Girl Guides in a knot over National Tree Day destruction
  • Friday 13 August 2010

Over 200 newly planted trees have been ripped out and left for dead in Heritage Park, Tewantin, just one week after they were planted by girl guides and volunteers for National Tree Day.

Girl Guides, community groups, residents and school children gave up their time to plant 800 trees at a council funded planting session for National Tree Day.

Nadia Joyce from Noosa & District Landcare said the vandalism was discovered the morning after a monthly working bee by the Heritage Park Group.

"50 trees were left neatly stacked near where they had been ripped out and 150 of the trees were just thrown into the bush and left to die," Ms Joyce said.

"The whole thing is just so pointless; I can’t condone theft, but I could understand it better than this!

"It is nothing more than senseless vandalism of the lowest kind.

"So many people gave up their time for National Tree Day and someone has basically taken a great community effort and simply destroyed it.

"Council bush care workers and volunteers have replanted the 50 plants that were found."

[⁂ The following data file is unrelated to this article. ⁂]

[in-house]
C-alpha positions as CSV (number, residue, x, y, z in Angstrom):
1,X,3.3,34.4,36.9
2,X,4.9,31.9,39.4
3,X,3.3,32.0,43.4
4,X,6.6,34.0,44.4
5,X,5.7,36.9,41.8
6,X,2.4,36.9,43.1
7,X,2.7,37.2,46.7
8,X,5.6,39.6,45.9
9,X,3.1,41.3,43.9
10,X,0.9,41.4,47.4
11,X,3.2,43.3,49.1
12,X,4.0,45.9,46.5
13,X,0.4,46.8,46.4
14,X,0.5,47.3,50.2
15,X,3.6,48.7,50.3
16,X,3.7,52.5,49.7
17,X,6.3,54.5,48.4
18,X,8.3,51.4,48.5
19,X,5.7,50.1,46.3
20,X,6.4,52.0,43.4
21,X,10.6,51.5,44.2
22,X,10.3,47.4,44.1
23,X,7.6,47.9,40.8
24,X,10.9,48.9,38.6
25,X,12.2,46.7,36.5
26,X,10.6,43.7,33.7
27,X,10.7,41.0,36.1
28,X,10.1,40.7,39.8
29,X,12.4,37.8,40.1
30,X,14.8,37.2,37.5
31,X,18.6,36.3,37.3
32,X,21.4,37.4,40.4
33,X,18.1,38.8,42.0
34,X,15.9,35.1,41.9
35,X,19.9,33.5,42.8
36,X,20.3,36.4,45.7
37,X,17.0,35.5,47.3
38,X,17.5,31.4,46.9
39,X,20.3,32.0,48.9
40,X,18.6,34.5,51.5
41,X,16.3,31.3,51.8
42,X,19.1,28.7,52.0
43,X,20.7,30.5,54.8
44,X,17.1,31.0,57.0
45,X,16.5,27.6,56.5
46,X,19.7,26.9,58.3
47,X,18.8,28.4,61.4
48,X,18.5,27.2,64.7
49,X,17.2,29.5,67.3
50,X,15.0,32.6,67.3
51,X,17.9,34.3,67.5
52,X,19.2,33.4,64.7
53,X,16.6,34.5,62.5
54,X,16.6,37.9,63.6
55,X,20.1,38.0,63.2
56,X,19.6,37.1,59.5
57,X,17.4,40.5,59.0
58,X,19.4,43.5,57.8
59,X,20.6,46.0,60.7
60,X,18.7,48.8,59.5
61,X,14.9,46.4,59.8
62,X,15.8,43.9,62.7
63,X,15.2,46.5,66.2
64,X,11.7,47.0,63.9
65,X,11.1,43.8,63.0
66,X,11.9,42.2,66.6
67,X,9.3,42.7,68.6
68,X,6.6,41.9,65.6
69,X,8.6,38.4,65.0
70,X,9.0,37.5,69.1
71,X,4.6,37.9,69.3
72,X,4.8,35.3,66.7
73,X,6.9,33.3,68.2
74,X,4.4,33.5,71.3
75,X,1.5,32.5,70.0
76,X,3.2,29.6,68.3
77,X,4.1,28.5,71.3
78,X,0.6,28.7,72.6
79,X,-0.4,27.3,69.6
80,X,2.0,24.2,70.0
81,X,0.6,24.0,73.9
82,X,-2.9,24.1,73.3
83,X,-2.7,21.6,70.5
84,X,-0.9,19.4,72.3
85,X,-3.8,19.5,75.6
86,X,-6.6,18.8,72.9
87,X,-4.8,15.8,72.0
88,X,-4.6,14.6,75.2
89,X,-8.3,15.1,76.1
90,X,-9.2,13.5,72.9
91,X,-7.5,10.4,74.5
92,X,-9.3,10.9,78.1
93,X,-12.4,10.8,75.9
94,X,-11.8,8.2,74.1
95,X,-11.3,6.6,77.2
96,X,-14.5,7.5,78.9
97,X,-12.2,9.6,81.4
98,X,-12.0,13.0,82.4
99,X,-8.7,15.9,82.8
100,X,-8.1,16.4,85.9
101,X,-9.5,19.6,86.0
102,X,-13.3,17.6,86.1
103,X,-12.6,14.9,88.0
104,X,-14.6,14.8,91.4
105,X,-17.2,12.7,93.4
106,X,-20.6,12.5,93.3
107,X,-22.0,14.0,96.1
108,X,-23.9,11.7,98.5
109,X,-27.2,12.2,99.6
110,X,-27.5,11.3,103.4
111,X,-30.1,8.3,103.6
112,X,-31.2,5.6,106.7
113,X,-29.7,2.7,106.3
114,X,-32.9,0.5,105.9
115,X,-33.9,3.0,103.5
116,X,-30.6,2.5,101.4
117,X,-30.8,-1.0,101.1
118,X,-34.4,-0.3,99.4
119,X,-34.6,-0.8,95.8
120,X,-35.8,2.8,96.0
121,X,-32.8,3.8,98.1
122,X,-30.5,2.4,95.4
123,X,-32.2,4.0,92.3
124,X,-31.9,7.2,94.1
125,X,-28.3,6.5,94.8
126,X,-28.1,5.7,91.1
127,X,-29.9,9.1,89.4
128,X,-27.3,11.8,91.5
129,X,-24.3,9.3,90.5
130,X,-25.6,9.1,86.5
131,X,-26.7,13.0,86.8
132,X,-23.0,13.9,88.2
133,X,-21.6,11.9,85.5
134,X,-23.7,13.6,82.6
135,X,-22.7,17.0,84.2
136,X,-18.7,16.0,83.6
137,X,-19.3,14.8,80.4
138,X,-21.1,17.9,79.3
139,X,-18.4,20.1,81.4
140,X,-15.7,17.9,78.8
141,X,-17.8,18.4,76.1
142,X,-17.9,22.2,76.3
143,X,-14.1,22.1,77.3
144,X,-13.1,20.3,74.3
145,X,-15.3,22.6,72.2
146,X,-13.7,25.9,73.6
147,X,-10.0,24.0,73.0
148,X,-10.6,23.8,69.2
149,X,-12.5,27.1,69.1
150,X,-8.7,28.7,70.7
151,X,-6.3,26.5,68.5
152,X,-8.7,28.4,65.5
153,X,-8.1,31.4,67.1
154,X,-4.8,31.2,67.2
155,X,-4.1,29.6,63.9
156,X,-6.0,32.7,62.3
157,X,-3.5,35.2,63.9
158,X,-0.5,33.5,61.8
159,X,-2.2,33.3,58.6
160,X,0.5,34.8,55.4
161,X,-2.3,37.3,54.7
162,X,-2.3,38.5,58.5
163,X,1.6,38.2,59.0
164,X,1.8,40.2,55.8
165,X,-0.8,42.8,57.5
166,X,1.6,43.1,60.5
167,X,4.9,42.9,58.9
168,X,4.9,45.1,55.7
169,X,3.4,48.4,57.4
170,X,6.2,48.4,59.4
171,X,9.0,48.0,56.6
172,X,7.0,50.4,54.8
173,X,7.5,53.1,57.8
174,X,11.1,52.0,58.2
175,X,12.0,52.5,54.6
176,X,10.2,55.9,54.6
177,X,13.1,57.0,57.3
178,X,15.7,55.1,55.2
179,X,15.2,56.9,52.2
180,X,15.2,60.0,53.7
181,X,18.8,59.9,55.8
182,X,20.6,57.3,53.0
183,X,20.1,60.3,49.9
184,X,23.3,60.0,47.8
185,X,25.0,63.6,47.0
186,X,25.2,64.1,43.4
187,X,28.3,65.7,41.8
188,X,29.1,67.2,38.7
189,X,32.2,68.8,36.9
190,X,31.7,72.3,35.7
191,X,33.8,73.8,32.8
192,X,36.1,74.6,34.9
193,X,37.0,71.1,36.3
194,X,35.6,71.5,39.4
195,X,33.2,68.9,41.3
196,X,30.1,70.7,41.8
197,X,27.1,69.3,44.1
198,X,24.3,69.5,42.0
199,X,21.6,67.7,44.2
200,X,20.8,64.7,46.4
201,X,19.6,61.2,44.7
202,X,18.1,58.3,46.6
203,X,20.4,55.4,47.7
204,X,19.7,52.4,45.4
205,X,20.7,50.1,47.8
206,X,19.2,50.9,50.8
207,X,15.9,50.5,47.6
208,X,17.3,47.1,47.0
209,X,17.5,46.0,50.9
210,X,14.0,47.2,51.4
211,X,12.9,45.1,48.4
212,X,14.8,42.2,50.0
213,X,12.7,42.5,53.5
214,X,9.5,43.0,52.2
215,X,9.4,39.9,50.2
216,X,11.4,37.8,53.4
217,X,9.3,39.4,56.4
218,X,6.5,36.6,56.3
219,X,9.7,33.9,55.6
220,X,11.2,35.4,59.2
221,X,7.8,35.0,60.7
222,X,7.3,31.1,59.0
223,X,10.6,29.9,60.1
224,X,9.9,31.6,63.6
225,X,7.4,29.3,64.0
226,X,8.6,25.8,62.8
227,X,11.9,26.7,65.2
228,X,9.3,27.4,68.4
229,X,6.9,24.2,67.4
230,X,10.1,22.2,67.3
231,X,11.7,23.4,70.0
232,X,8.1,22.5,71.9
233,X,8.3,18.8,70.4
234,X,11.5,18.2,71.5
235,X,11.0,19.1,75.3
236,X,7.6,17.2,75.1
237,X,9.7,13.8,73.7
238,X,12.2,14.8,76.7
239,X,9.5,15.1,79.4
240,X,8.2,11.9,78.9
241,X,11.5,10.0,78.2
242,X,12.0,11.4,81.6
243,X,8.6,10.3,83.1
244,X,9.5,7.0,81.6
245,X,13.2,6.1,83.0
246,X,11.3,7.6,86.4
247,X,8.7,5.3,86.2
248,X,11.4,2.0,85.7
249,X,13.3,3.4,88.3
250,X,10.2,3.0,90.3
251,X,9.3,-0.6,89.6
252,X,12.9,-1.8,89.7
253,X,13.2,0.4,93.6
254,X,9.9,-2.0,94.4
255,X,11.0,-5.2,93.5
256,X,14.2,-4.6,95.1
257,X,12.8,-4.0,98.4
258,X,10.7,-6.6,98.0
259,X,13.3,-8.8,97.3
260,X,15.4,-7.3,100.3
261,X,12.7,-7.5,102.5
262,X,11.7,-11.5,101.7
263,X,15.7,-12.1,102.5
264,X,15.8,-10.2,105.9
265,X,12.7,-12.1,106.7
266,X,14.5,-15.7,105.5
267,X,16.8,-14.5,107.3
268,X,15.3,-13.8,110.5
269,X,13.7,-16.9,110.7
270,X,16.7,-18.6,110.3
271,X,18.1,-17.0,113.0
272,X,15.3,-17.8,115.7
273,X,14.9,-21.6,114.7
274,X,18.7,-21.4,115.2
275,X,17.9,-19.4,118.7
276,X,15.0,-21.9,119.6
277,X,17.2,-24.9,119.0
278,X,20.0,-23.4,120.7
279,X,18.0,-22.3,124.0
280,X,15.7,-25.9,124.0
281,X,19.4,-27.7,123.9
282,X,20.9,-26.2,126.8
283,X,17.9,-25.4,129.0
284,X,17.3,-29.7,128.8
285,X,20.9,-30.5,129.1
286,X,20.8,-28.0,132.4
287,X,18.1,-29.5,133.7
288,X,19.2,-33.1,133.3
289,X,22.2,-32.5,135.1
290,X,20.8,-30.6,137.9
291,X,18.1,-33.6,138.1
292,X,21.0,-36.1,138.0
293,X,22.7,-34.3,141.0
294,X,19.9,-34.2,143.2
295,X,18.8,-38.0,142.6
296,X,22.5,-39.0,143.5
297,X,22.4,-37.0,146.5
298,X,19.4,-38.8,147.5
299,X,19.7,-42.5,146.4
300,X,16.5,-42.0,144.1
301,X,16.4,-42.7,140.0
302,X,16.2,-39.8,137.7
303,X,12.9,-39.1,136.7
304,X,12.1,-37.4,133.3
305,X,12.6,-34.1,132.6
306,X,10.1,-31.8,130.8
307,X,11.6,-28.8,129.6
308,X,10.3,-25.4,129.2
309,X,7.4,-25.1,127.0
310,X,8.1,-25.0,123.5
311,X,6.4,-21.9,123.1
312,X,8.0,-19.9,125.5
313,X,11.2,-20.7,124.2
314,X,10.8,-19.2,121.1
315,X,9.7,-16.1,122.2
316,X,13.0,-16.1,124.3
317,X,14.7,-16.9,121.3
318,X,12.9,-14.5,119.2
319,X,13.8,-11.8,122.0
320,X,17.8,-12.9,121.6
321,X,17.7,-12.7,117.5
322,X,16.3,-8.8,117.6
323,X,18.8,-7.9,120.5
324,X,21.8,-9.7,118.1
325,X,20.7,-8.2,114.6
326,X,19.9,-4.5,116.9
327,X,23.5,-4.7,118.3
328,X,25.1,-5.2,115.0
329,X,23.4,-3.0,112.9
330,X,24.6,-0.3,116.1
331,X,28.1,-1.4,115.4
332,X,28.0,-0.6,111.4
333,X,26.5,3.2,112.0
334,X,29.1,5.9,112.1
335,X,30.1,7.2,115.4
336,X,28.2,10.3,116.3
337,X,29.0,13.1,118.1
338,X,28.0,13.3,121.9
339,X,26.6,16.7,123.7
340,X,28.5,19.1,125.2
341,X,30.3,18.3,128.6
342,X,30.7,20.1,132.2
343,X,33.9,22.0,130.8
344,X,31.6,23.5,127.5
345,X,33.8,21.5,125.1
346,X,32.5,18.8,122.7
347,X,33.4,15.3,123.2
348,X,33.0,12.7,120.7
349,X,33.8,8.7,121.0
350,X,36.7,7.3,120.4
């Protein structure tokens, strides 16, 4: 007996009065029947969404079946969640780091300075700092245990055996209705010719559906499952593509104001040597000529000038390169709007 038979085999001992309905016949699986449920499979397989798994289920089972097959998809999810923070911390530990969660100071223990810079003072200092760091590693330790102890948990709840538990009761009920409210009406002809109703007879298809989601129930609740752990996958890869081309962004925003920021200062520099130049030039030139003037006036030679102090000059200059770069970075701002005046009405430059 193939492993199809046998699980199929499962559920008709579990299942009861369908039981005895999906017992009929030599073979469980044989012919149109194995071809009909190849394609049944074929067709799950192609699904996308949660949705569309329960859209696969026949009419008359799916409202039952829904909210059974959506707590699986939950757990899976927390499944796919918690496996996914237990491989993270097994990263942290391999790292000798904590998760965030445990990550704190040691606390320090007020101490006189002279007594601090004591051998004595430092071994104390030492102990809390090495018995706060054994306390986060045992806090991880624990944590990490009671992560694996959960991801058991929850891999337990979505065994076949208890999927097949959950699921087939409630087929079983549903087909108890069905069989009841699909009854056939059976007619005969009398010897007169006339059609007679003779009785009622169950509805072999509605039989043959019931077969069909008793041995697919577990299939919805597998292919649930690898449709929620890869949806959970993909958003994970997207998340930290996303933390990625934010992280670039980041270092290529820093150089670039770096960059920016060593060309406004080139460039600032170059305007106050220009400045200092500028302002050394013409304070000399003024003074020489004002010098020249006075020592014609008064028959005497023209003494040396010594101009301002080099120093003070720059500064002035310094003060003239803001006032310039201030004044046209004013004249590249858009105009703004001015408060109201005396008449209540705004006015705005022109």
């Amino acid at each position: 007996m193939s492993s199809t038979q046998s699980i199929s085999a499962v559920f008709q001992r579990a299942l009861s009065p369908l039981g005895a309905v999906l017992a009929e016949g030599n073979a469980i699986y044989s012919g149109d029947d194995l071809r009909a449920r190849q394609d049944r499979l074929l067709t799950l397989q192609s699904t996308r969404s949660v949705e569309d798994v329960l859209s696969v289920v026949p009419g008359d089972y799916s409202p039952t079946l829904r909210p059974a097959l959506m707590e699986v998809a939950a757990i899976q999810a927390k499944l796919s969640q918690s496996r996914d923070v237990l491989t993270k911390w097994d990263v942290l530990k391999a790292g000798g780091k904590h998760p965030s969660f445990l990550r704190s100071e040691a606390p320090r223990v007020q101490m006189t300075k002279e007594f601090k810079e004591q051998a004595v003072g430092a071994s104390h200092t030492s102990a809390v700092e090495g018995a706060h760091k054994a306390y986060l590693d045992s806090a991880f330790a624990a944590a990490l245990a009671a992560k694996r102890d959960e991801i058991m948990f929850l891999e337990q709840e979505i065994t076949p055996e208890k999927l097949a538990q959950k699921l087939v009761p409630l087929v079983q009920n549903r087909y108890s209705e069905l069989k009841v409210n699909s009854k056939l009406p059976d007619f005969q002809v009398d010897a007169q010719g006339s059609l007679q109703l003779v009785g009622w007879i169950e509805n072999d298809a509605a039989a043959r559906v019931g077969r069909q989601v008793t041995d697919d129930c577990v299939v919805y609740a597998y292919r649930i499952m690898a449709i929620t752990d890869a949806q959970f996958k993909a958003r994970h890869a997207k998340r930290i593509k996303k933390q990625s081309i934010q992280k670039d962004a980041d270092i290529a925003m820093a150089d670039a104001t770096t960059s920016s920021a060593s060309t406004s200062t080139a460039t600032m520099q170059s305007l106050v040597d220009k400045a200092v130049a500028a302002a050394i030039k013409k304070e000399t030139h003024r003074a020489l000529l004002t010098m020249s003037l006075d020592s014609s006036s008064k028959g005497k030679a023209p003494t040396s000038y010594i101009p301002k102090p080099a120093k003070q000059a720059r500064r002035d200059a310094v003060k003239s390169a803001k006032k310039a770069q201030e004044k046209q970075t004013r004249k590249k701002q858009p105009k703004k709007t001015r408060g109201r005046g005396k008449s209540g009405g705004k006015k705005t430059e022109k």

Community Conservation Partnerships Team Leader Dave Burrows said that Heritage Park is a significant wildlife corridor.

"The site has an abundance of native flora and fauna and is a real asset to the community," Mr Burrows said.

"Several keen residents and a local bushcare group regularly conduct weed management and restoration in the park, through council’s Community Nature Conservation Program.

"We chose Heritage Park as a location for the National Tree Day planting to encourage more people to visit the park and learn about the amazing wildlife and flora the park supports.

"We’re obviously disappointed—the community do such a great job of helping conserve the Coast’s environment and it only takes a few incidents like this to make people feel they are wasting their time."